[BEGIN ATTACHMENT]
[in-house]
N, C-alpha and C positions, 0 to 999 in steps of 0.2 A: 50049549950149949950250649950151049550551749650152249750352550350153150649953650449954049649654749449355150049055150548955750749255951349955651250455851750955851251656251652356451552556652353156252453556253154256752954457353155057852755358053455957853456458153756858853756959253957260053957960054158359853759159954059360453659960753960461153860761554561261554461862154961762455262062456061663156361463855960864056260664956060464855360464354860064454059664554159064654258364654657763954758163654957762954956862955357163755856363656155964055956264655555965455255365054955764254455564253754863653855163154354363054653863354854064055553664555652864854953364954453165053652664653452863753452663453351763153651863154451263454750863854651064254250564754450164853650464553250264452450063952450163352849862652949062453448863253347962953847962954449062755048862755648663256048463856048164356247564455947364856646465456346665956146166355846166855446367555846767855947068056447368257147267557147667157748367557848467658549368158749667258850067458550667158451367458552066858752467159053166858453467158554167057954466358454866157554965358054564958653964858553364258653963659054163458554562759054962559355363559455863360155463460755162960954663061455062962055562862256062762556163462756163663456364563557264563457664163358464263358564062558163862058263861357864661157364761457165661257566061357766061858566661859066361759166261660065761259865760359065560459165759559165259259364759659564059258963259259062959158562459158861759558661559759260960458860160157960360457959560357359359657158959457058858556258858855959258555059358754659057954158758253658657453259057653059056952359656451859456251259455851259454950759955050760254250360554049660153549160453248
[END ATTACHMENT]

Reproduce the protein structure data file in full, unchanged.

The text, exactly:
[in-house]
N, C-alpha and C positions, 0 to 999 in steps of 0.2 A: 50049549950149949950250649950151049550551749650152249750352550350153150649953650449954049649654749449355150049055150548955750749255951349955651250455851750955851251656251652356451552556652353156252453556253154256752954457353155057852755358053455957853456458153756858853756959253957260053957960054158359853759159954059360453659960753960461153860761554561261554461862154961762455262062456061663156361463855960864056260664956060464855360464354860064454059664554159064654258364654657763954758163654957762954956862955357163755856363656155964055956264655555965455255365054955764254455564253754863653855163154354363054653863354854064055553664555652864854953364954453165053652664653452863753452663453351763153651863154451263454750863854651064254250564754450164853650464553250264452450063952450163352849862652949062453448863253347962953847962954449062755048862755648663256048463856048164356247564455947364856646465456346665956146166355846166855446367555846767855947068056447368257147267557147667157748367557848467658549368158749667258850067458550667158451367458552066858752467159053166858453467158554167057954466358454866157554965358054564958653964858553364258653963659054163458554562759054962559355363559455863360155463460755162960954663061455062962055562862256062762556163462756163663456364563557264563457664163358464263358564062558163862058263861357864661157364761457165661257566061357766061858566661859066361759166261660065761259865760359065560459165759559165259259364759659564059258963259259062959158562459158861759558661559759260960458860160157960360457959560357359359657158959457058858556258858855959258555059358754659057954158758253658657453259057653059056952359656451859456251259455851259454950759955050760254250360554049660153549160453248